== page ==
Encyclopedia of Anti-Revisionism On-Line

Stephen Torgoff

Unity, struggle at Guardian forum: ’Women and Class Struggle’

First Published: The Guardian, June 6, 1973.
Transcription, Editing and Markup: Paul Saba
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The struggle for women’s emancipation and its relationship to the class struggle was the subject of the fifth Guardian forum held last week.

Entitled “Women and the Class Struggle,” the forum at New York University’s Tishman Auditorium in New York City drew more than 500 people the evening of May 25. Many observers described the forum as the best and most exciting of the five monthly meetings sponsored this spring by the Guardian on crucial questions confronting the Marxist-Leninist movement in the U.S.

The speakers at the forum were Fran Beal of the Third World Women’s Alliance, Carmen Cruz of the Puerto Rican Revolutionary Workers Organization (PRRWO), Karen Davidson of the Guardian, Mary Lou Greenberg of the Revolutionary Union and Vivian Rivera of the Puerto Rican Socialist party.

Renee Blakkan, women’s editor of the Guardian and moderator for the forum, opened the meeting by listing three points of unity among all five speakers. These were, she said, a determination to win the complete emancipation of women, the belief that only Marxism-Leninism provides a scientific understanding of women’s oppression and the conviction that only socialism can bring about women’s liberation.

Other points of unity became apparent during the speeches. All the speakers pointed out that the spontaneous petty bourgeois women’s movement has begun to recede and that this made the need for a proletarian line on this question more apparent than ever. The speakers also agreed that it was particularly important at this time for Marxist-Leninists to raise their understanding of the woman question.


“The women’s movement,” Karen Davidson began, “has advanced the struggle for democracy and as a consequence has made a worthy contribution to developing the united front against imperialism.” At the same time, she added, it “faces a crisis–a crisis that was bound to develop from its spontaneous character, its national and class composition and its vacillating leadership.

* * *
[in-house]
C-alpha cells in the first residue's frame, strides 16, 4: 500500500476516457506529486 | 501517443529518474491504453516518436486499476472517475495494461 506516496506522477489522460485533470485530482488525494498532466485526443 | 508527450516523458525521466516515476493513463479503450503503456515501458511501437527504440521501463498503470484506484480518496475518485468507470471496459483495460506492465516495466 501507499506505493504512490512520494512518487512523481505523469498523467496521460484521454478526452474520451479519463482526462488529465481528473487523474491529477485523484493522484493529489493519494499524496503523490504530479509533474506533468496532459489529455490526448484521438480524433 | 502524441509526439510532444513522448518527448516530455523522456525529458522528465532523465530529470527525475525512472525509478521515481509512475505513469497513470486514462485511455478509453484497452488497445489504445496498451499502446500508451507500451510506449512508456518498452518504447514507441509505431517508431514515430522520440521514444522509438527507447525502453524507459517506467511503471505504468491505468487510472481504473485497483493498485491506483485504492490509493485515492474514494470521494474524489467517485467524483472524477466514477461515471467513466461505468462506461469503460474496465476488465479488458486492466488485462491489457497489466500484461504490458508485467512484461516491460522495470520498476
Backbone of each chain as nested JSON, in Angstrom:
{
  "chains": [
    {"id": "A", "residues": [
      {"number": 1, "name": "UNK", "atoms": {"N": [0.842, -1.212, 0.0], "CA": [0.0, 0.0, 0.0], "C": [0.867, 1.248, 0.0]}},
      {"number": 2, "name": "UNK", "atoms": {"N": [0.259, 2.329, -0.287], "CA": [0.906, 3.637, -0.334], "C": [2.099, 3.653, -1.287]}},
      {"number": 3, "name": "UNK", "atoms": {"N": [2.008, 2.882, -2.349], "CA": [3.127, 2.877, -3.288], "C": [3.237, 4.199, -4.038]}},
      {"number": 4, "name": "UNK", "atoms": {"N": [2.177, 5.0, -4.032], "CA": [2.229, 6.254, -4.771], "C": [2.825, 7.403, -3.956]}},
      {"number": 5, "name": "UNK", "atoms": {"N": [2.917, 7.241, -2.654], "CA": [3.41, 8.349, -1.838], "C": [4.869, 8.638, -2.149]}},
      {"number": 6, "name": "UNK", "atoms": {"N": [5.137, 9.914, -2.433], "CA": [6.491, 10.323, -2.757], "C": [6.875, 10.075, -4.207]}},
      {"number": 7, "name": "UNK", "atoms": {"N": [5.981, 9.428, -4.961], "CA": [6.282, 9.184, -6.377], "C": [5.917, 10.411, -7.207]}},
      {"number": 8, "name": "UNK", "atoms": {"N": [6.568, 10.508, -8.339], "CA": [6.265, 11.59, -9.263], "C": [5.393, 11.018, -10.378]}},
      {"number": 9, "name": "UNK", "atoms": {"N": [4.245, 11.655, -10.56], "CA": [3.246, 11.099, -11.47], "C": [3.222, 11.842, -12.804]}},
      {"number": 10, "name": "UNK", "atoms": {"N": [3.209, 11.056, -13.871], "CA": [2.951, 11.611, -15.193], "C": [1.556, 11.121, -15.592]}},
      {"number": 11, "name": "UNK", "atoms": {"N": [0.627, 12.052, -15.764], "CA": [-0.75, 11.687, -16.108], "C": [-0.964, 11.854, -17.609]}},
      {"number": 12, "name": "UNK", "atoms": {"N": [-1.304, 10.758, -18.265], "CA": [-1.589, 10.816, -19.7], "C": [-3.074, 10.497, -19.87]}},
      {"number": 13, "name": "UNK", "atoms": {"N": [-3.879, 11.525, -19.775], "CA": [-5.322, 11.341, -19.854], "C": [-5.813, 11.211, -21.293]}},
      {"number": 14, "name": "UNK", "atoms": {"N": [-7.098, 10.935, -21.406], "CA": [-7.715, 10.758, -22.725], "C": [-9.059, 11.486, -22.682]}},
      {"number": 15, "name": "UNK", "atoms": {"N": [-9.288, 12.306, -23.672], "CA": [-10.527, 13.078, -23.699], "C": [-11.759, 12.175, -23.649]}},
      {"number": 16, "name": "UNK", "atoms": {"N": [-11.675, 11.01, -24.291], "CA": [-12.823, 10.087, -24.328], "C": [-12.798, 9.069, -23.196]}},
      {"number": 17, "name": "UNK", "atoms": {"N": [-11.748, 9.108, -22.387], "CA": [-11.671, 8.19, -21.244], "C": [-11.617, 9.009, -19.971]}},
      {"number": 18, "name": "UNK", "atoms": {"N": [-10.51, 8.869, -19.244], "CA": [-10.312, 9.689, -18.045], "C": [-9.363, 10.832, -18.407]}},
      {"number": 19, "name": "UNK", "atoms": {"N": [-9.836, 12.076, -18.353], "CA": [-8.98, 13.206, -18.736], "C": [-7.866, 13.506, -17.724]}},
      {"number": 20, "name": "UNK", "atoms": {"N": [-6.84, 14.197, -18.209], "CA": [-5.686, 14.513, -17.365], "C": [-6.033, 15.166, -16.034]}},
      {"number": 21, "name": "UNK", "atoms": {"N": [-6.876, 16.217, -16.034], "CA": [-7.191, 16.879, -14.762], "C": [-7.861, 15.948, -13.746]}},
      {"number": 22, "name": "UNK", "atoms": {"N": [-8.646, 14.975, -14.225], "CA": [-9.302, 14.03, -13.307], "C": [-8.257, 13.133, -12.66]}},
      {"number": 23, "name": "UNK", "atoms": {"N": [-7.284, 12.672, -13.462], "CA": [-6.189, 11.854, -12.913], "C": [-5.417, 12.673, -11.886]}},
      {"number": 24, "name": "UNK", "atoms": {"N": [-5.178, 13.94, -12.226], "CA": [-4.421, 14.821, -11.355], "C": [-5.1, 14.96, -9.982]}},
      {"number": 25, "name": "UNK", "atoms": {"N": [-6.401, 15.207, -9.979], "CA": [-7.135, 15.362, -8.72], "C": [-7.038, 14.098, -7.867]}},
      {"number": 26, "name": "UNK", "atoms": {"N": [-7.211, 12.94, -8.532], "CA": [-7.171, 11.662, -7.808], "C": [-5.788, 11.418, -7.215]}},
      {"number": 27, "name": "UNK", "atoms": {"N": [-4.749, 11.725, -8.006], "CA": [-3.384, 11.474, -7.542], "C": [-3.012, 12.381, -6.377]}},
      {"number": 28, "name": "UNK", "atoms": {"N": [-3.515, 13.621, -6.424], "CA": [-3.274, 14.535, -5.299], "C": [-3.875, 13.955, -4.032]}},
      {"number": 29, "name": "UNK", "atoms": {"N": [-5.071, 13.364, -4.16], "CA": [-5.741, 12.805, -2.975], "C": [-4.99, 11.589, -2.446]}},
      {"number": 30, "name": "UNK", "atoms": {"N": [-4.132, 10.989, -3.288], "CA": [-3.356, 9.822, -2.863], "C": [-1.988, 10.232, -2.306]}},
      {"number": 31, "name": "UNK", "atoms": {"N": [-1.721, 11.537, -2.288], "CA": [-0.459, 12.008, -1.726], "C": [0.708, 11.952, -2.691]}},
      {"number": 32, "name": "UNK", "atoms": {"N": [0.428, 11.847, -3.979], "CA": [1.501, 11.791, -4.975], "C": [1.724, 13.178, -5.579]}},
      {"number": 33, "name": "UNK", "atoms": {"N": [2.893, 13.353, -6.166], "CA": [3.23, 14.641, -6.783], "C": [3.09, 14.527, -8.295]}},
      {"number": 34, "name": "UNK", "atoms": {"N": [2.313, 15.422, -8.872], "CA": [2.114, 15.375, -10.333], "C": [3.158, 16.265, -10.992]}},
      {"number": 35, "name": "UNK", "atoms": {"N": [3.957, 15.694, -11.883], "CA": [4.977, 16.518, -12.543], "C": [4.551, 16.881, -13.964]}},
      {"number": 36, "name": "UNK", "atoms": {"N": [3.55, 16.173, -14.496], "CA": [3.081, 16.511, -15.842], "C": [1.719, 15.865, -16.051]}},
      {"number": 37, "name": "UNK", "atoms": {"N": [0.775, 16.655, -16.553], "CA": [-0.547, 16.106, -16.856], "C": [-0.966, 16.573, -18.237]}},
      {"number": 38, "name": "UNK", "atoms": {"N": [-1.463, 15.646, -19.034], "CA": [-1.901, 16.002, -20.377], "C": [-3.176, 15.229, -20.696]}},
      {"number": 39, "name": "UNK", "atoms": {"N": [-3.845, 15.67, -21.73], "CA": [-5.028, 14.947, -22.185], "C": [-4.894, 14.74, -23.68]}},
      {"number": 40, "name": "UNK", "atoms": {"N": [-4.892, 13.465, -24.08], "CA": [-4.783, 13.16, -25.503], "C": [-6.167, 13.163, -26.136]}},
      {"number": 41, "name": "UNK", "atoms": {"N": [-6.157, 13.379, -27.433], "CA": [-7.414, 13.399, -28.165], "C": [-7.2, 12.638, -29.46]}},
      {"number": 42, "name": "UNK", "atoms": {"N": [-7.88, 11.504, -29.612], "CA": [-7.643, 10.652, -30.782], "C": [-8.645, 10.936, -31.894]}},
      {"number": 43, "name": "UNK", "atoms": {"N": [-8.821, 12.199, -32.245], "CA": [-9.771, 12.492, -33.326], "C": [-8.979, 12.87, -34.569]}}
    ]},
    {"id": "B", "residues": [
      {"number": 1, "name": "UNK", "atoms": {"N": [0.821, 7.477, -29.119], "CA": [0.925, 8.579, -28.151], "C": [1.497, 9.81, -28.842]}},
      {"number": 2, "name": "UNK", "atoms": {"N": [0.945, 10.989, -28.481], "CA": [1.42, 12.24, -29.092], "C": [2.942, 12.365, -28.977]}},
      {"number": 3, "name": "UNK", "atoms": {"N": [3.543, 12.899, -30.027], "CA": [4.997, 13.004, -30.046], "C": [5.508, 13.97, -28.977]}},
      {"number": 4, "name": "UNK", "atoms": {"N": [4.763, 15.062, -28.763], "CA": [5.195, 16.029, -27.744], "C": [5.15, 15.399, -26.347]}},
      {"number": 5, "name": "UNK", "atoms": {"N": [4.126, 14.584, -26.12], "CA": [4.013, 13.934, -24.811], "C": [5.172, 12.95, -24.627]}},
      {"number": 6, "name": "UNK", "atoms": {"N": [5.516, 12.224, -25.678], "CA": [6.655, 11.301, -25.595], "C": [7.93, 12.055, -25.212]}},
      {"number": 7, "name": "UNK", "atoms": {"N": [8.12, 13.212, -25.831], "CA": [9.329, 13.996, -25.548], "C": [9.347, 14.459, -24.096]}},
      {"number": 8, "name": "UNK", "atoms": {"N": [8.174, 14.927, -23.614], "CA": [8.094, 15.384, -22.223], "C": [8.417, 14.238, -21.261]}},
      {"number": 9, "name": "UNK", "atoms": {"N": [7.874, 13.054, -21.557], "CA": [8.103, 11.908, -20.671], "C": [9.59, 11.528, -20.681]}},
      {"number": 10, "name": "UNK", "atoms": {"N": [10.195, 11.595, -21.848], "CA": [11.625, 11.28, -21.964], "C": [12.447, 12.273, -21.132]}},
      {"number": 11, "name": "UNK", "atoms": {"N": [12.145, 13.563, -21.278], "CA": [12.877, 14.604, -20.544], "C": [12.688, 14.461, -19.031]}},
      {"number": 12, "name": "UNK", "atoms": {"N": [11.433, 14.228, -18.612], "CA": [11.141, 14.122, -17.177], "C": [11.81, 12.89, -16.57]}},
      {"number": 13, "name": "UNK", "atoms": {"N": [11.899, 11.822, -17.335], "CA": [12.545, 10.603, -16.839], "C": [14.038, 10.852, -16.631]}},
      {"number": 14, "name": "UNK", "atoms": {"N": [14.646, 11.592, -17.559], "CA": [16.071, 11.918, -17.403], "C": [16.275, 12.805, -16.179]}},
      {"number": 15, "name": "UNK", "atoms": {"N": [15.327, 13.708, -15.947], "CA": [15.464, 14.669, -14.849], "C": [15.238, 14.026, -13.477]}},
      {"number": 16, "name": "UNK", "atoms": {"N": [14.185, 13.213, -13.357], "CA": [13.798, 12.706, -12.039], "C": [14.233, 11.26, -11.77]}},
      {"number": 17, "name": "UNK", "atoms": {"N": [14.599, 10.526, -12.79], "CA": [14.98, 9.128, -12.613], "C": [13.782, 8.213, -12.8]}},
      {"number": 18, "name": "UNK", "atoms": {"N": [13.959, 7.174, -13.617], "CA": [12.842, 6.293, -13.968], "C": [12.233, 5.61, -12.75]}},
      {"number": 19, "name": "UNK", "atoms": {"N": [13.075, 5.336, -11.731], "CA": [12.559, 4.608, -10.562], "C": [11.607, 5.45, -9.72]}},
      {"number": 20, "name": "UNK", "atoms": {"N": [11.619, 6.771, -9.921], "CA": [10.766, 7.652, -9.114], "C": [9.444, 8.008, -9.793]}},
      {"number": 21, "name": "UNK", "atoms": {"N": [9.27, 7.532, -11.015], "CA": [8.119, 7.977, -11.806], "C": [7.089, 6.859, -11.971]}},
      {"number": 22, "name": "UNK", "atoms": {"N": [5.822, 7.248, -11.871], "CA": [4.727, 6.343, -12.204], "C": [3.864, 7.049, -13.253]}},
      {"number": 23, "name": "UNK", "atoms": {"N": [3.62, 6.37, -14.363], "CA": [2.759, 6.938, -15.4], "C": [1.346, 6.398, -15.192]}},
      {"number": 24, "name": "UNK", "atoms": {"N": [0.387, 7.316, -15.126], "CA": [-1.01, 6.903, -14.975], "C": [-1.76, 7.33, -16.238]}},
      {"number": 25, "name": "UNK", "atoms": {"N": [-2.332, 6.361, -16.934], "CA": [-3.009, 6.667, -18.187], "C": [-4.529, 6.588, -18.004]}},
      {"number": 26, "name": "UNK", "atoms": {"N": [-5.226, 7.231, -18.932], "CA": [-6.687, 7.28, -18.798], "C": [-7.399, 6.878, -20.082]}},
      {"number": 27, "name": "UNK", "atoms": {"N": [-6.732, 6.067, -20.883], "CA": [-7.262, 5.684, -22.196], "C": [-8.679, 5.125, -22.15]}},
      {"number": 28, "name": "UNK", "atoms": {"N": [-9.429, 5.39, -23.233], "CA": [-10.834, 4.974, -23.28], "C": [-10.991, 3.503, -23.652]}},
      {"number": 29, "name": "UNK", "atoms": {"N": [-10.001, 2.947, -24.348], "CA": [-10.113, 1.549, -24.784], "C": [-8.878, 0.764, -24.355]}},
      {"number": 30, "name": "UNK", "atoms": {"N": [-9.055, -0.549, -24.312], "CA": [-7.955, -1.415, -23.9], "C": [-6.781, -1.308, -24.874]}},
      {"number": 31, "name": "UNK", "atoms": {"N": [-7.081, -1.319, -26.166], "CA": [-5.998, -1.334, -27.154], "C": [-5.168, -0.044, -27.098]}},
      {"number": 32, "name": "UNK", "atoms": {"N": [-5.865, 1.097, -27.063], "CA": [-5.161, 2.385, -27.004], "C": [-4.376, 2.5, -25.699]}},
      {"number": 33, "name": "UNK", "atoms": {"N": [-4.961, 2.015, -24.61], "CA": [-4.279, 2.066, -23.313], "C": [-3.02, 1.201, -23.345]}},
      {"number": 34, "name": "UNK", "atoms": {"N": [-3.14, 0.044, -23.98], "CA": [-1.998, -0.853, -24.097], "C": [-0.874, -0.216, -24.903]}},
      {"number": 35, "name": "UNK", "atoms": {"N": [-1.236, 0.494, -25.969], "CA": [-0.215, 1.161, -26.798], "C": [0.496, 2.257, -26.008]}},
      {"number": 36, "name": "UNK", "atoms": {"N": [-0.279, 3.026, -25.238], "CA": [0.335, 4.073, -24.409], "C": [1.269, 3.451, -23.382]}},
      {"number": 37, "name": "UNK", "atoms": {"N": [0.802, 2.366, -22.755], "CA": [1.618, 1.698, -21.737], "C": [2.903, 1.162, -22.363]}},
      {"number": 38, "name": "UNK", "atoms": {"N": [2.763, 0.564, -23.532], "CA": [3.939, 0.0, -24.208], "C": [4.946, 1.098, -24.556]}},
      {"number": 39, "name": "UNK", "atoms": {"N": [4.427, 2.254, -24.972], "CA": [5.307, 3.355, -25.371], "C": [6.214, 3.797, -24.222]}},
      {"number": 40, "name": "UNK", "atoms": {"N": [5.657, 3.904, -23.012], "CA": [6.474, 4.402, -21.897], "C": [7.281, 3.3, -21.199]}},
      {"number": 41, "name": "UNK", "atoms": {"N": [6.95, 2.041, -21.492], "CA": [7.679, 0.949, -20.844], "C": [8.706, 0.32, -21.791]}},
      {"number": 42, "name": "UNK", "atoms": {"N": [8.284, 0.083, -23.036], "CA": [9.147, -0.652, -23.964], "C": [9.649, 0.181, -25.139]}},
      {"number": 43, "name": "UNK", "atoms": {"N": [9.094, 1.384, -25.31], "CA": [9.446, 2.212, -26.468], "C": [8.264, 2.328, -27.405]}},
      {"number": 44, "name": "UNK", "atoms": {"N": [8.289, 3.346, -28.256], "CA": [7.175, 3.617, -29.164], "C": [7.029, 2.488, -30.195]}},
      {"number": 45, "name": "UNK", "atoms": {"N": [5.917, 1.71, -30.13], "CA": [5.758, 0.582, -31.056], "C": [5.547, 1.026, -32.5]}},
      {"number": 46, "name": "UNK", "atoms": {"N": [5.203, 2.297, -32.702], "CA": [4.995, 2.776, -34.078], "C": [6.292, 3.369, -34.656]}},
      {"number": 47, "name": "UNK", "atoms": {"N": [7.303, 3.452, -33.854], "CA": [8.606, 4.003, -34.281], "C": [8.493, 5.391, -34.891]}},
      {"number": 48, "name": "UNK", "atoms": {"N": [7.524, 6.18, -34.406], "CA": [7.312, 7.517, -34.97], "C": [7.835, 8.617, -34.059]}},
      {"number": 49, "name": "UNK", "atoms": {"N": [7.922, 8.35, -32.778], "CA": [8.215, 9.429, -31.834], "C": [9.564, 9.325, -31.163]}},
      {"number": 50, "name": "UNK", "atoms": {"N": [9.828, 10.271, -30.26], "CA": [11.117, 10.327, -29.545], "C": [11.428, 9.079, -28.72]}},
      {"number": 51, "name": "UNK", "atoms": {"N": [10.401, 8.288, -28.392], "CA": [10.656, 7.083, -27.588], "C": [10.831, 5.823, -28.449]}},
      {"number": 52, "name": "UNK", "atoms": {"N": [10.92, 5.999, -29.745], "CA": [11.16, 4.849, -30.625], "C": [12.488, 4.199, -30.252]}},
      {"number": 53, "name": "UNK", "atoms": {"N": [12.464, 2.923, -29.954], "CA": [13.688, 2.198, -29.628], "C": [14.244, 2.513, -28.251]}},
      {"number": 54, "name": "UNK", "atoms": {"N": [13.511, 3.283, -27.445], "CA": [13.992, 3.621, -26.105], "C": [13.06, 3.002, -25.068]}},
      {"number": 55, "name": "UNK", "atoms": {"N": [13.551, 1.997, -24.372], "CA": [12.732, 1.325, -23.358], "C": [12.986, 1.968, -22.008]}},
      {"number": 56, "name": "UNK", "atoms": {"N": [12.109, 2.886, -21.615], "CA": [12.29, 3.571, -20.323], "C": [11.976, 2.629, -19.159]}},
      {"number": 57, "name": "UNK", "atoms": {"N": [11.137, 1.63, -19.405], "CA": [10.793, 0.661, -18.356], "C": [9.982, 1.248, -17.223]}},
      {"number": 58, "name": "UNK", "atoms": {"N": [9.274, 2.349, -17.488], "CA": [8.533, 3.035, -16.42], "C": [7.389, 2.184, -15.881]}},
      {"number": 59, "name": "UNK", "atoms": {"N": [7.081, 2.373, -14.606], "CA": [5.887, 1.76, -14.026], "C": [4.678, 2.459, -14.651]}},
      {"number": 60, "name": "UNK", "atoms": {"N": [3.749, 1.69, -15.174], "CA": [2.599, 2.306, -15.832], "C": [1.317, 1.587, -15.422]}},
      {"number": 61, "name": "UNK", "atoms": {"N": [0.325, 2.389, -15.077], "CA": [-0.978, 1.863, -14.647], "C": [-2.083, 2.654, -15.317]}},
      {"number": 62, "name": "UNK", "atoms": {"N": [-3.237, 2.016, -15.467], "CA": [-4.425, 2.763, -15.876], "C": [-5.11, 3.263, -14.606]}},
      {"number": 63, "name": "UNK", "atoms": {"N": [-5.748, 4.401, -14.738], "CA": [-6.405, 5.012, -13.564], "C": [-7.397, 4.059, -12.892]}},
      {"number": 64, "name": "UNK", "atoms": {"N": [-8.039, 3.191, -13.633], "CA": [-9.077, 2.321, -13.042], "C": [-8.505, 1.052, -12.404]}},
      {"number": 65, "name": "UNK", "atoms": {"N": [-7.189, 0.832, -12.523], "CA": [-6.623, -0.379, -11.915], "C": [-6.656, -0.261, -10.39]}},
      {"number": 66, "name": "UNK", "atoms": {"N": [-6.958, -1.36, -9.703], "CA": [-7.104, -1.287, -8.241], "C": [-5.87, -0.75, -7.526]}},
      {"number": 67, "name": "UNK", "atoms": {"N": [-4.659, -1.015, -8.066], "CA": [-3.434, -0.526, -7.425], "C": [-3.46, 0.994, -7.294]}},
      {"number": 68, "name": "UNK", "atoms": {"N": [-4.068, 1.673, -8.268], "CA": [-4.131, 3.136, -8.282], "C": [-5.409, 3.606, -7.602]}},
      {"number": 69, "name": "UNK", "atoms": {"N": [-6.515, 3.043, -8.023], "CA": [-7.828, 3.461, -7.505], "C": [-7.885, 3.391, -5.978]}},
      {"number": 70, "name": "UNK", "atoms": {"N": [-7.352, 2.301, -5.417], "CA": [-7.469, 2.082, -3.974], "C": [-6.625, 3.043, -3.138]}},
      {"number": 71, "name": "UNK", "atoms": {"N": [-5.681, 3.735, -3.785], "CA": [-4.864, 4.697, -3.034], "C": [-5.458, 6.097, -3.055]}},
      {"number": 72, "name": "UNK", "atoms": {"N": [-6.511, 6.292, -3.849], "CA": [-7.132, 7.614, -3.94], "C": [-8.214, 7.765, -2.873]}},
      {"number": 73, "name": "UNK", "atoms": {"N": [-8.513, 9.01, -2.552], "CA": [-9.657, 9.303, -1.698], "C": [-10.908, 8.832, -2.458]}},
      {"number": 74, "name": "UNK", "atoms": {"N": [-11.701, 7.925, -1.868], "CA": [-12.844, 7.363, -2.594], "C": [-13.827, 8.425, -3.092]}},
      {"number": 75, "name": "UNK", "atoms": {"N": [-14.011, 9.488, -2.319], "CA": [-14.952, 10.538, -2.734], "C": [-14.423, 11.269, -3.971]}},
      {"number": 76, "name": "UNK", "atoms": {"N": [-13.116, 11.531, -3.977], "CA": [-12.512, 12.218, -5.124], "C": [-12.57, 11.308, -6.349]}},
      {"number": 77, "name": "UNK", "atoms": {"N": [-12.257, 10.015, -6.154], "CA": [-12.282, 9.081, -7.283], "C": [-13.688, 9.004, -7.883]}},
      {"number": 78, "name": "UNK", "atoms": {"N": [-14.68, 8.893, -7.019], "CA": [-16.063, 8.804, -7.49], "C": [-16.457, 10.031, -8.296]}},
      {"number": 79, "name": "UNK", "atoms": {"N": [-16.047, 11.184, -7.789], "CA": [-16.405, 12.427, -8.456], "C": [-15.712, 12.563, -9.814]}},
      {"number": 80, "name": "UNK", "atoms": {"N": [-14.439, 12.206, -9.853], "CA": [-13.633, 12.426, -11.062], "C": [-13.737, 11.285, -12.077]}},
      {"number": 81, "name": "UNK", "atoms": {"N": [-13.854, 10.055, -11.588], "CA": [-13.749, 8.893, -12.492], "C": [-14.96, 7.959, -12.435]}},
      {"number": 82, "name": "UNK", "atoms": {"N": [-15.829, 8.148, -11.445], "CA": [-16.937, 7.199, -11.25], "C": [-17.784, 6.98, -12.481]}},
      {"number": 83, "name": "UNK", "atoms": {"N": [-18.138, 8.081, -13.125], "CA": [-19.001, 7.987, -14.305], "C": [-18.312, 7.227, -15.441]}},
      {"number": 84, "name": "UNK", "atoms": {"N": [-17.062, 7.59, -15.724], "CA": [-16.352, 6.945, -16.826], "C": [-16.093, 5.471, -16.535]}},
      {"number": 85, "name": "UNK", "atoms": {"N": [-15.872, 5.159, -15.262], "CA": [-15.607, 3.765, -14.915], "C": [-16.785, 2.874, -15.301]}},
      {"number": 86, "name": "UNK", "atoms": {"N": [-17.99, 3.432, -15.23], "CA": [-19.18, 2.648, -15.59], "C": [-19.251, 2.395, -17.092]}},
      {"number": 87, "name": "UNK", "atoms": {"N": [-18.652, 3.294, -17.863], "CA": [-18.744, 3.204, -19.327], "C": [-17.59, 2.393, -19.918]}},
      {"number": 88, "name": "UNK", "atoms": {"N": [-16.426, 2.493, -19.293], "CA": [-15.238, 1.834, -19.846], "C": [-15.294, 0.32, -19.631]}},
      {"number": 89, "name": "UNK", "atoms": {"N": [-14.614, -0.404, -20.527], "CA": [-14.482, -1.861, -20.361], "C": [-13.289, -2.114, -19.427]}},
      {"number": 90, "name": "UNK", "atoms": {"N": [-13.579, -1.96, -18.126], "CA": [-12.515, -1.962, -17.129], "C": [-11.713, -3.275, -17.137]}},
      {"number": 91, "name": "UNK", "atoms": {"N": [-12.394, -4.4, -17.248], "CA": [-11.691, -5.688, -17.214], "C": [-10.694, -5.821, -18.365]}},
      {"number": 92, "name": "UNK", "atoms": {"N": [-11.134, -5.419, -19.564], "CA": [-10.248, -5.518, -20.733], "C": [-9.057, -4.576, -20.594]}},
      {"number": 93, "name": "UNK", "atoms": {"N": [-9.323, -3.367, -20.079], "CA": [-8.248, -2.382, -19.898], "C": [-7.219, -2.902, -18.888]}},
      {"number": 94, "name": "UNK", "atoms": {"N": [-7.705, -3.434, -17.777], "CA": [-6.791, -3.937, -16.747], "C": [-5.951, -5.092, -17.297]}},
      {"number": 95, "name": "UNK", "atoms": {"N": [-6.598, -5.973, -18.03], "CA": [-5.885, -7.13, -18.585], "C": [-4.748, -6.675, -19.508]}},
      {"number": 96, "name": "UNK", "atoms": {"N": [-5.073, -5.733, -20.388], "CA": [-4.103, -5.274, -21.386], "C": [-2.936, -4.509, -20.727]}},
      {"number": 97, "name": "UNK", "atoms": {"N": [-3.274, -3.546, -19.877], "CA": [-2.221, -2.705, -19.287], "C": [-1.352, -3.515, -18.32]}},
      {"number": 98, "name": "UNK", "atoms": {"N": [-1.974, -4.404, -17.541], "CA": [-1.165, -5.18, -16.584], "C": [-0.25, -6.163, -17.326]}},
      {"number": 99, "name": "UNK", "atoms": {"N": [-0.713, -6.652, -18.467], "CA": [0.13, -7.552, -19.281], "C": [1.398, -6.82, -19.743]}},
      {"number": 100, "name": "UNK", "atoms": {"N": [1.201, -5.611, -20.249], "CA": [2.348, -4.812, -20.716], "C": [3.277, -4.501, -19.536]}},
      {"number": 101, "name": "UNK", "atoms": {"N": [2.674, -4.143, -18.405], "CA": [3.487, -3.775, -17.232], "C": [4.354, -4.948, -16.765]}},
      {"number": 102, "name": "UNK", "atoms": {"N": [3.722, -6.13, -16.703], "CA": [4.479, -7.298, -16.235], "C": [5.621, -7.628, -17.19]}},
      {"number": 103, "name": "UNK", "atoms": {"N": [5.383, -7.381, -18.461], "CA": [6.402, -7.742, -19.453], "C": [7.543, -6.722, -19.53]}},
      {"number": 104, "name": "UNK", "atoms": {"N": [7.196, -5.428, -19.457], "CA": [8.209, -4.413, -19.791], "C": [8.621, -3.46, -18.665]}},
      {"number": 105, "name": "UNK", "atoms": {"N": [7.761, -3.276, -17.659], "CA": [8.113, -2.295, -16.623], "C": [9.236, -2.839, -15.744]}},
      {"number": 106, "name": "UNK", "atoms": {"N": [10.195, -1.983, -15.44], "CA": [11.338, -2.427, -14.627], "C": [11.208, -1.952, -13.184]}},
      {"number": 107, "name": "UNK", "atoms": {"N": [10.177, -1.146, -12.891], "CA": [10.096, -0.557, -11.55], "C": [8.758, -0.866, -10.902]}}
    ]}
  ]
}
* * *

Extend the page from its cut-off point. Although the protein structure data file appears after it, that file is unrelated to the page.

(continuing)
“The special oppression of women is particularly intense in the present stage of imperialism, with its general financial crisis, unemployment and speedup, and overall attack on the livelihood of the working people,” she said. “But women, whether or not in the factory, constitute a force for revolutionary change. The contradiction between the masses of women and the bourgeoisie is an antagonistic one.”

Just as the struggle of black people has advanced the general class struggle, Davidson continued, so also the struggle for women’s equality advanced the class struggle. The proposed Equal Rights Amendment to the Constitution, she said, would be a step forward in bringing more women into industrial production.

Davidson particularly warned against a tendency within the movement “to set democratic and class struggles against each other.” While the main dangers in the women’s movement are right and “left” petty bourgeois errors, she said, within the working class the main danger of opportunism comes from male supremacy.

She summed up the positive aspects of the women’s struggle as “fundamentally progressive.” “This is the principal aspect,” she said, “that we wholeheartedly support, learn from and work to strengthen.”

Davidson ended by listing three strategic tasks for Marxist-Leninists in regard to the woman question: To raise the issue and demands of women in all aspects of their mass work, to strengthen the working women’s movement, and to unite the workers’ movement and women’s movement as a whole in the united front against imperialism.


Carmen Cruz of the PRRWO explained that “the oppression of women is a class question. Women are 39 percent of the labor force,” she said, adding that “all women are not oppressed in the same way. Women workers have the worst, lowest paid, most unsafe jobs. Third world women, especially black women, suffer national oppression,” in addition.

Two erroneous tendencies, Cruz said, are on the one hand to negate the woman question and on the other to place the woman question above the class and national questions. From the point of view of the proletariat, she continued, the woman question cannot be separated from the struggle of the entire working class.

It would be a mistake to try to build a separate women’s movement, Cruz said. “Men’s male chauvinism should be struggled against but the main enemy–the oppressor–is the bourgeoisie. Only the bourgeoisie benefits from women’s oppression and exploitation,” she said.

The task of communists, Cruz continued, is “to raise the demands for equal pay for equal work, daycare and the democratic rights of women on all levels and to tie women’s struggle to the proletariat as a whole. . . linking all the peoples’ movements into one mighty movement to overthrow the bourgeoisie.” Within the struggles of women, she said, working women, especially black women, must take the lead and communists must struggle for the whole working class to take up the oppression of women.